This is the first of two volumes collecting the key proceedings of the 30th International Congress of Psychology, the first to be held in Africa in the 123 years of its history. The theme of the conference was "Psychology Serving Humanity", a recognition of psychology's unfulfilled mission in the majority world and a reflection of what that world requires from psychology.
Mainstream Psychology finds its largest number of exponents and leading personalities in the high income countries of the global West. The Other Psychologies, referred to by different names, are scattered across the rest of the world. Some of the names of these other forms of Psychology include indigenous Psychology. The main driver of indigenous and other forms of non-mainstream Psychology is the endeavour to embed the discipline in the dynamics of local societies.
Psychology has entered an interesting era, however. While the dominant philosophy underpinning the discipline remains Western, Psychology in the majority world in 2000s may have reached a tipping point. It took over a hundred years but the 2004 and 2012 International Congresses of Psychology held in China and South Africa heralded a newfound possibility for the discipline. There is an opening of the field to potentially new thought and forms of the practice of Psychology. These proceedings are published in the hope that all psychologists, especially those located in well-resourced institutions in the West, confront the divided reality that characterizes Psychology so as to creatively consider the opportunity opened up by the growing field at the peripheries.
Care was taken when assembling both conference and proceedings to ensure that the entire international psychological community was represented. Volume One contains contributions to Majority World Psychology. Volume Two contains contributions to Western Psychology.
|Publisher:||Taylor & Francis|
|Product dimensions:||6.10(w) x 9.10(h) x 0.70(d)|
About the Author
Saths Cooper is Professor of Psychology at the University of Limpopo in South Africa, President of the International Union of Psychological Science and Vice President of the International Social Science Council.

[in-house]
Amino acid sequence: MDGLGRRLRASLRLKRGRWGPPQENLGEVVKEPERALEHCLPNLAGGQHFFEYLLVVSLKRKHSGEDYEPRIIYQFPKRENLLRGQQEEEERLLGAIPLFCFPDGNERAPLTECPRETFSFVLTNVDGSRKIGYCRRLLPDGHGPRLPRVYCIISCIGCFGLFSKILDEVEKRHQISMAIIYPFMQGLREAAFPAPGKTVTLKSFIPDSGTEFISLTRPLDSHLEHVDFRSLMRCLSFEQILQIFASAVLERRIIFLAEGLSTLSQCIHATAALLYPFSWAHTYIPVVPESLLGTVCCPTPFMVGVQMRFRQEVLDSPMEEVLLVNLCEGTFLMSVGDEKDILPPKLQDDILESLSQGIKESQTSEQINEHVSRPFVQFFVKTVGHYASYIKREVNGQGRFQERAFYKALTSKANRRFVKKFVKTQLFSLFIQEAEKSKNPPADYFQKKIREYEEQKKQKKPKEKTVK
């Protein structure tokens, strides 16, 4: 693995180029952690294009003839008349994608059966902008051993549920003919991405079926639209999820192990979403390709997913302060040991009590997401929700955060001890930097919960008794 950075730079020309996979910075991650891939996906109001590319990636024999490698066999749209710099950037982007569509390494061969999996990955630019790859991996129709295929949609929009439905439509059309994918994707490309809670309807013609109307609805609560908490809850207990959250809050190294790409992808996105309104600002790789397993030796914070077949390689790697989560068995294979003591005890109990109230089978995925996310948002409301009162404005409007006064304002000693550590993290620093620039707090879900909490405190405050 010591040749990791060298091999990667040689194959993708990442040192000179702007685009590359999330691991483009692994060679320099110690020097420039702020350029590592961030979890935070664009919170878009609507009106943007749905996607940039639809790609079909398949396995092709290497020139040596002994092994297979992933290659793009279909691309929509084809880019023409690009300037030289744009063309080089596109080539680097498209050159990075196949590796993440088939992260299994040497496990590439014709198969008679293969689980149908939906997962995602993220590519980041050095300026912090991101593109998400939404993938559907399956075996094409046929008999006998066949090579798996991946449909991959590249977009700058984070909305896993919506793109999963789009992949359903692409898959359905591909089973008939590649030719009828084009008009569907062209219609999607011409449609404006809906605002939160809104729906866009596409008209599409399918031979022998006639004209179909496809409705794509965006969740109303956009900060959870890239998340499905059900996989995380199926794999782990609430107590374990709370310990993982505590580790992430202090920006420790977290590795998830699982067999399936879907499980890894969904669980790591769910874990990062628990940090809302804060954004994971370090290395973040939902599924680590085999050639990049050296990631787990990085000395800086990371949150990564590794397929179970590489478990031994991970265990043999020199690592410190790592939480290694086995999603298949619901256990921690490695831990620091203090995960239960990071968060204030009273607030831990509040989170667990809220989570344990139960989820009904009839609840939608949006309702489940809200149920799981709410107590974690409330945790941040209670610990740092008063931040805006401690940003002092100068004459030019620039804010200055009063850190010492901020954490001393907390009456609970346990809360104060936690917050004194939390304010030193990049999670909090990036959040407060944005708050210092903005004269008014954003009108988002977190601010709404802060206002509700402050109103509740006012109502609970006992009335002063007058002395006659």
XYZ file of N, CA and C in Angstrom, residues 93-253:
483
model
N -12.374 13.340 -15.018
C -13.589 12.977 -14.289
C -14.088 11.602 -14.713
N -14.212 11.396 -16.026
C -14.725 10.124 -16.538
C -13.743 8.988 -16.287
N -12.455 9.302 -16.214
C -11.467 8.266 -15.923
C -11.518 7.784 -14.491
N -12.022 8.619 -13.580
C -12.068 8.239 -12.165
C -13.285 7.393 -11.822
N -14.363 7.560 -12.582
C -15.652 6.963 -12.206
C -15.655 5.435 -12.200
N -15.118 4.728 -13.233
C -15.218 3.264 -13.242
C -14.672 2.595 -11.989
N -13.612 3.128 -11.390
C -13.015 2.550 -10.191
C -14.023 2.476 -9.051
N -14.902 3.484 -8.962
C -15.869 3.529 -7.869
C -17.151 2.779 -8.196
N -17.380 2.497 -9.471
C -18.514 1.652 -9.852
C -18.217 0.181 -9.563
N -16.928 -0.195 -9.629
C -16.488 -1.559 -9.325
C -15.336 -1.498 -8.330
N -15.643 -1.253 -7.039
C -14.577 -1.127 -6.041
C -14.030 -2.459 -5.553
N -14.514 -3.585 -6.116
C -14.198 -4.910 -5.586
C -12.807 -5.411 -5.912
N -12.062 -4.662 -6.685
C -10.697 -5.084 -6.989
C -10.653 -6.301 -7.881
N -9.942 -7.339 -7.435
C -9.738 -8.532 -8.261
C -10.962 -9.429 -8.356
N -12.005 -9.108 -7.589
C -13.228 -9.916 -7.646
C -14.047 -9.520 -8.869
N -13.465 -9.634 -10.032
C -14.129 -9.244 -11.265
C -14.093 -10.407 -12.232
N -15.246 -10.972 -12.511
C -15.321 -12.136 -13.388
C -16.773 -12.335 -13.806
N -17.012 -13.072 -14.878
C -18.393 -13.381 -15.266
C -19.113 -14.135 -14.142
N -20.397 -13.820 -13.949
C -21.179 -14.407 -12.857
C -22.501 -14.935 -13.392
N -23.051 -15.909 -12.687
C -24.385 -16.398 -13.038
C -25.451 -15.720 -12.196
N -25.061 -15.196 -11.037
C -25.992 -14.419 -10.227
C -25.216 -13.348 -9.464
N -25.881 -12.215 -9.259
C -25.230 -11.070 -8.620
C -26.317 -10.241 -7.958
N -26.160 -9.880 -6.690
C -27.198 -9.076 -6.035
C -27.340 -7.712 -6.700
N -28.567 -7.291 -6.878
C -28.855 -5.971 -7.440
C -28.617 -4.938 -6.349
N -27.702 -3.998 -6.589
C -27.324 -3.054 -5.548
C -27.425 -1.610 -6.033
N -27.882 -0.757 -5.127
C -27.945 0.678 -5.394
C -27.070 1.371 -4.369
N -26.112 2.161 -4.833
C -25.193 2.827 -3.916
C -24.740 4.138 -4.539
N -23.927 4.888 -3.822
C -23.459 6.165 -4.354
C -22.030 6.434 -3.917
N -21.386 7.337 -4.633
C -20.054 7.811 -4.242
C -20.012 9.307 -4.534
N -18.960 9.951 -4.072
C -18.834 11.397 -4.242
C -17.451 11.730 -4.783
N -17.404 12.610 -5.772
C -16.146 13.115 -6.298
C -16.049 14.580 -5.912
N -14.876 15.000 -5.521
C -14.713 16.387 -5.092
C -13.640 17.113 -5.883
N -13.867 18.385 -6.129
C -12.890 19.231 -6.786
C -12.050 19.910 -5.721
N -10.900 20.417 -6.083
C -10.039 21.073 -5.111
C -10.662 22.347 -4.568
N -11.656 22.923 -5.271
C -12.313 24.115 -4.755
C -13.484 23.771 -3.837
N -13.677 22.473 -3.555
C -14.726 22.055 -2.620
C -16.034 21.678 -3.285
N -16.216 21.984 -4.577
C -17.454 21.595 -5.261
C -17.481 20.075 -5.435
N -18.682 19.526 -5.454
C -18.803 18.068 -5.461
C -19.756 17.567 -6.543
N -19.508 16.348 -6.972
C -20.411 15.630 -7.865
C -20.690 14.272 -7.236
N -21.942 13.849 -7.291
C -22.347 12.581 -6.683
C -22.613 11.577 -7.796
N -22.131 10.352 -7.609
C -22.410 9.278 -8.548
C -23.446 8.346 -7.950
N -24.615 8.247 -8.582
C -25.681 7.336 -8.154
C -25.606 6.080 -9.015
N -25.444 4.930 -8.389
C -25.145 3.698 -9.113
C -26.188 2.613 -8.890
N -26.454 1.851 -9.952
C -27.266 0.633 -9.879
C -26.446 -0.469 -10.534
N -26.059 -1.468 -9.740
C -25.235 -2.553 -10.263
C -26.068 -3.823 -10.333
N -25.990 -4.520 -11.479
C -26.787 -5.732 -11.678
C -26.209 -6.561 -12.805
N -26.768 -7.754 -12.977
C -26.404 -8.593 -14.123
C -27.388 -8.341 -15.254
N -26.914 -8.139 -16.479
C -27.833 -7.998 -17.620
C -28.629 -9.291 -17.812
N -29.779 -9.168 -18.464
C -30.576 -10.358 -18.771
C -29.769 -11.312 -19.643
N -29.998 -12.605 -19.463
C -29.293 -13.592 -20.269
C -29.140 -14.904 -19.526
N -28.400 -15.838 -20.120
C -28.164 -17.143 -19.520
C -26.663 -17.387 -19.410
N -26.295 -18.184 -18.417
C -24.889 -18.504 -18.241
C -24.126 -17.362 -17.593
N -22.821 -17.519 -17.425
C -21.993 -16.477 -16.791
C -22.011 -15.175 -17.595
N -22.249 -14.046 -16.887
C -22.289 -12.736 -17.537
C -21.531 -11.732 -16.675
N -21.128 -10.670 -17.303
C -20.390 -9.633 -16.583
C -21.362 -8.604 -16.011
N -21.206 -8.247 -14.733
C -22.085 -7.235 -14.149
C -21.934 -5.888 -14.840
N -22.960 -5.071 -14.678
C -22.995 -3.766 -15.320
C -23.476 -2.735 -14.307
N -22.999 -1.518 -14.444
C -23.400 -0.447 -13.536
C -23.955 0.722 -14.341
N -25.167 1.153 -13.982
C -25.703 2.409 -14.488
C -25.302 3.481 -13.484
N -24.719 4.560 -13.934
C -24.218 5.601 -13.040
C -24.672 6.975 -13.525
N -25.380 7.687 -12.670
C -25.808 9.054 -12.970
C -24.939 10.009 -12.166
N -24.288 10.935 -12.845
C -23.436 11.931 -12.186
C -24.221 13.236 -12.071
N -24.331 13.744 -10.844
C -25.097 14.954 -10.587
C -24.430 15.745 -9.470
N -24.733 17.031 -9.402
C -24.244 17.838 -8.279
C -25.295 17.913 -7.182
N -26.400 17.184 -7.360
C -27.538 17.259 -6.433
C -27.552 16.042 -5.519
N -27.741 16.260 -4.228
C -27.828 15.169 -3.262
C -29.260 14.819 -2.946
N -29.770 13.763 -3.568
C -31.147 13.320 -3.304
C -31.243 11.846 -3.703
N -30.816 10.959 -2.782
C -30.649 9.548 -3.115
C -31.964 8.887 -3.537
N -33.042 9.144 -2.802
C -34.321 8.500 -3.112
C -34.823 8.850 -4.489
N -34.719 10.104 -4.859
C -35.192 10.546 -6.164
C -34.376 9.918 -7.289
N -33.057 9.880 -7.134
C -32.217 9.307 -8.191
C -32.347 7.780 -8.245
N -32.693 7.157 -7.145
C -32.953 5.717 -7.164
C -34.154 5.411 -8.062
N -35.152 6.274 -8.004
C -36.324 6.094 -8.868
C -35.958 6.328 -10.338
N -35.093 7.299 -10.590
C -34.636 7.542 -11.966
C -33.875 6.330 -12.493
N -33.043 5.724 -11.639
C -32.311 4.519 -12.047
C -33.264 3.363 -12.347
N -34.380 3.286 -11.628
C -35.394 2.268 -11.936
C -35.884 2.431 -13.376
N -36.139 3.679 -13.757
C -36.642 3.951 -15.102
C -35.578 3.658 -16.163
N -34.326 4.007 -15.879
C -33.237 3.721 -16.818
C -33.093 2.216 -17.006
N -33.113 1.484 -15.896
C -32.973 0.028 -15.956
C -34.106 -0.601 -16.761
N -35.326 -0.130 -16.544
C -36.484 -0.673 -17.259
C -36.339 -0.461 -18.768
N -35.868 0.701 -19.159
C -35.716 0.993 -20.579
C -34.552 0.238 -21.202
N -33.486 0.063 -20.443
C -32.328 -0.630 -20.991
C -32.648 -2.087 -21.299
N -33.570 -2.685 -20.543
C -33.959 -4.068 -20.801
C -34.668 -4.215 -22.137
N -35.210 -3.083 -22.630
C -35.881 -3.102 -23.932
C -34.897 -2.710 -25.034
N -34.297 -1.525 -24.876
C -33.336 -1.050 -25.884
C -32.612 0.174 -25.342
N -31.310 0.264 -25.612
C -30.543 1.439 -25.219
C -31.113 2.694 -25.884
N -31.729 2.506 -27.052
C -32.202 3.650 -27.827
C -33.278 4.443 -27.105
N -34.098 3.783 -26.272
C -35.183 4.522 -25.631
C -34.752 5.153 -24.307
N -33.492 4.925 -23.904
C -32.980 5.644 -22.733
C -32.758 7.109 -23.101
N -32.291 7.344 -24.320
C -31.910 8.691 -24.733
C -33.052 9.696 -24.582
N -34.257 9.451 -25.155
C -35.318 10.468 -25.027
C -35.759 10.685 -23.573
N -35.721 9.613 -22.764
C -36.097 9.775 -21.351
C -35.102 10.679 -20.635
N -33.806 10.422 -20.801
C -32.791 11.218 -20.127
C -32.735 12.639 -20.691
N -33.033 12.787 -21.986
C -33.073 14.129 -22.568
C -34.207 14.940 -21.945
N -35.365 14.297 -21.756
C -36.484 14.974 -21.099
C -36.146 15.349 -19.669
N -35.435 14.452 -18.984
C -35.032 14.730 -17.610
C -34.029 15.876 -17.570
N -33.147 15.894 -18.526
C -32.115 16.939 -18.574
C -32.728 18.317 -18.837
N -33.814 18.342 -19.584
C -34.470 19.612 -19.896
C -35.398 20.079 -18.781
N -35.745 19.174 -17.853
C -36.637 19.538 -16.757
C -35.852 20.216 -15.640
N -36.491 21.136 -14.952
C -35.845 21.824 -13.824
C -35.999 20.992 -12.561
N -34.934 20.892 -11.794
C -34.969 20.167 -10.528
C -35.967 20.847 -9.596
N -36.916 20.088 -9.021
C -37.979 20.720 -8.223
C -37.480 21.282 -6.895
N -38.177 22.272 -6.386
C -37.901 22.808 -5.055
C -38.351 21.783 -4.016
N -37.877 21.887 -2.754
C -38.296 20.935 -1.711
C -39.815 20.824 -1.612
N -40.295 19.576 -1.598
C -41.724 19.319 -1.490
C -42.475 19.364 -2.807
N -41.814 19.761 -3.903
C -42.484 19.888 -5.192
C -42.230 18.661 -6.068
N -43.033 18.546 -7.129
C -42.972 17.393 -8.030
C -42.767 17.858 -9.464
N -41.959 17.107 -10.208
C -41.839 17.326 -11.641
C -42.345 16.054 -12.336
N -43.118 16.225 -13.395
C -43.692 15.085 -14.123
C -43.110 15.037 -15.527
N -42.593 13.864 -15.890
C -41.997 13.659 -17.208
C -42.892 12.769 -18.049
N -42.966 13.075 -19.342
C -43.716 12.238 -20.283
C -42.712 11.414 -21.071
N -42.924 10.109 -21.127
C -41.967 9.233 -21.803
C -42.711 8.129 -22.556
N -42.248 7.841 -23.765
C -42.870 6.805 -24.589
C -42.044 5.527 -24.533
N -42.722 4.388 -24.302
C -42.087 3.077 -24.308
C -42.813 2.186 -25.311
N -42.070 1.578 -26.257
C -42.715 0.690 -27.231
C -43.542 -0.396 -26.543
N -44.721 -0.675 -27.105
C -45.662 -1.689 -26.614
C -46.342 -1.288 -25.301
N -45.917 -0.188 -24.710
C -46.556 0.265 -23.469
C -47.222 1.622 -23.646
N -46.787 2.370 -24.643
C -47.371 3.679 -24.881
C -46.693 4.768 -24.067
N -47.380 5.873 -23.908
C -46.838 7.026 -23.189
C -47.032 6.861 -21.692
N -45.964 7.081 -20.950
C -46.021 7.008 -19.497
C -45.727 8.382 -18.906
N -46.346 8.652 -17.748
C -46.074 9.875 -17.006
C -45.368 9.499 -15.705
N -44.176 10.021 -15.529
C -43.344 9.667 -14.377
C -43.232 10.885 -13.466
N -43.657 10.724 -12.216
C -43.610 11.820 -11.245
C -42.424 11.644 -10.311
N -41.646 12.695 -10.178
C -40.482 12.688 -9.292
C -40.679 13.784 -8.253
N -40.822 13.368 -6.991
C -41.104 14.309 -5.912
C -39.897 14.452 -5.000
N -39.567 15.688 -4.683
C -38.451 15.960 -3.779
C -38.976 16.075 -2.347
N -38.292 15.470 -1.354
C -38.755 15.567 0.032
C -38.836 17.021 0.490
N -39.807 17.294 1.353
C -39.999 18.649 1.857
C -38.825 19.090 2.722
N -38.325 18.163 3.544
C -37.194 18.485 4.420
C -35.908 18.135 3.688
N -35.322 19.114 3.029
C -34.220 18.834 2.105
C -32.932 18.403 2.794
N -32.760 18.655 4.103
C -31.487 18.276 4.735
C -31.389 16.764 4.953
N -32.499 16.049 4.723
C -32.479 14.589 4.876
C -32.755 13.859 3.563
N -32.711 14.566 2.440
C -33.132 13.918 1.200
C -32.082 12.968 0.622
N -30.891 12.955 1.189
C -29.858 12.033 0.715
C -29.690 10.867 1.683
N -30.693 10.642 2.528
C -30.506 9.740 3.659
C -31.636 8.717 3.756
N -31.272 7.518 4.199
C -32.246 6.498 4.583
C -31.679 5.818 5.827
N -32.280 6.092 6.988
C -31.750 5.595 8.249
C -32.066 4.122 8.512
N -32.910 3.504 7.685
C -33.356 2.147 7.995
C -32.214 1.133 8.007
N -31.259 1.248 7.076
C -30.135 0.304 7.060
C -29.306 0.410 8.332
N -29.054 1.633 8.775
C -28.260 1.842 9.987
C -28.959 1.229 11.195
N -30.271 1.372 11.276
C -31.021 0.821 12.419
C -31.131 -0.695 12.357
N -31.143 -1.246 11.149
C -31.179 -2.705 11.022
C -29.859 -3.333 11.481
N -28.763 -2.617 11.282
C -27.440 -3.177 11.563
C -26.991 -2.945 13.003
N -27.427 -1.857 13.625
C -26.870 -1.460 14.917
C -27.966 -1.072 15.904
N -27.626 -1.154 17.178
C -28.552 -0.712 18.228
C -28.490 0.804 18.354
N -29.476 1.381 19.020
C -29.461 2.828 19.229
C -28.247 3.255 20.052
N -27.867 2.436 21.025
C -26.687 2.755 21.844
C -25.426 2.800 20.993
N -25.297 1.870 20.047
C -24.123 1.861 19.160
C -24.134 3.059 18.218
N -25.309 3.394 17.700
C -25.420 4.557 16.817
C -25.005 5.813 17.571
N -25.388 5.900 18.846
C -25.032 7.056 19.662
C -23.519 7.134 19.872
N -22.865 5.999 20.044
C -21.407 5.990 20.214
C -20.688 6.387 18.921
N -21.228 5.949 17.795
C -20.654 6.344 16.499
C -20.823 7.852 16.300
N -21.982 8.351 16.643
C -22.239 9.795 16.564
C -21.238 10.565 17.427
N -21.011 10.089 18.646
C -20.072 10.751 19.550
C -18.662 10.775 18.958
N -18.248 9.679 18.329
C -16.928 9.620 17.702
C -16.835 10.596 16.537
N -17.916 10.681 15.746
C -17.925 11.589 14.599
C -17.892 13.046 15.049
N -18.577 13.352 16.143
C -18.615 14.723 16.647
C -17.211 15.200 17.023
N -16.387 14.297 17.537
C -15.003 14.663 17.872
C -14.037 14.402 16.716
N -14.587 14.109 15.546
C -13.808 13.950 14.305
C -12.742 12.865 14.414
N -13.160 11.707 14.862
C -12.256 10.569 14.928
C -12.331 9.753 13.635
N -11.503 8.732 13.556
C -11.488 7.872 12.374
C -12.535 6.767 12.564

Kopano Ratele is Professor at the Institute for Social and Health Sciences at the University of South Africa, and Co-Director of the MRC-Unisa Violence, Injury and Peace Research Unit in South Africa.
Table of Contents
Majority World and Western Psychology: Proceedings of the 30th International Congress of Psychology, Saths Cooper & Kopano Ratele. State-of-the-science in community psychology, Maritzo Montero. Why do we dream? Mark Solms. Children’s drawings of their experience of parentak verbal arguments, Gwatirera Javangwe, Julie Sterwart, Debrah Nhamo & Watch Rapuranganda. Outsourcing Africa’s developmental learning theories and practices, Bame Nsameng. Psychological aspects of trauma and its resolution: The road to national healing in, Zimbabwe, Julia Mutambara, Florence Ngwenya, Jeoffrey Mtemeri, Sibangalizwe Maphosa, Mpikelelo Maseko & Gwatirera Javangwe. The third mental health revolution: Themes, methods and values of community psychology and its relevance in Zimbabwean and African cultural contexts, Mpikelelo Maseko, Levison Maunganidze, Pilot Mudhavazi, Julia Mutambara & Gwatirera Javangwe. How the "Arab Spring" will/can plant the seeds for the Arab community psychologists’ Identity, Mona Amer. Markers of well-being among the Hijras: The male to female transexuals , Seemathini Sivakumar & Manjula Yadiyurshetty. Literacy and metalinguistic skills: A challenge for education in Latin America, Maria Regina Maluf. Mobilising compassionate critical citizenship and psychologies in the service of humanity, Mohamed Seedat. Emotional intelligence and organizational commitment in relation ti intention to stay, Meera Shanker. Integrating work and family: Lessons from women leaders and others, Fanny Cheung & Huimin Miu. The mutability of racism: The new concept of diversity, Kwame Owusu-Bempah. Neuropsychological functioning in spinal-cord-injured patients, Nancy Moodley & Basil Pillay. Theoretical and methodological characteristics of scholarly work on HIV in community psychology, Tanya M. Graham & Amy D. Shirley. Measuring sensitivity towards being the target of upward comparison, Mpho M. Pheko. School children resilience in urban slum area in Bangkok, Thailand, Sompoch Ratioran. Towards sustainable psychology, Girishwar Misra. Critical psychology and public health possibility of a mediating process, Vijay Kuma Yadavendu. Psychology in Indian Tradition, Ramakrishna K. Rao. Perceptions of counsellors’ role performance as a negating factor of guidance services in Nigerian schools, Agatha Ojeme & Egbochuku, E. O. A pilot study: Ayurvedic approach on memory stimulation in the French West Indies, Yenkamala, M., De Rotrou, J. & Smith, A. Shattered consciousness, fractured identity: Black Psychology and the restoration of the African psyche, Wade W. Nobles.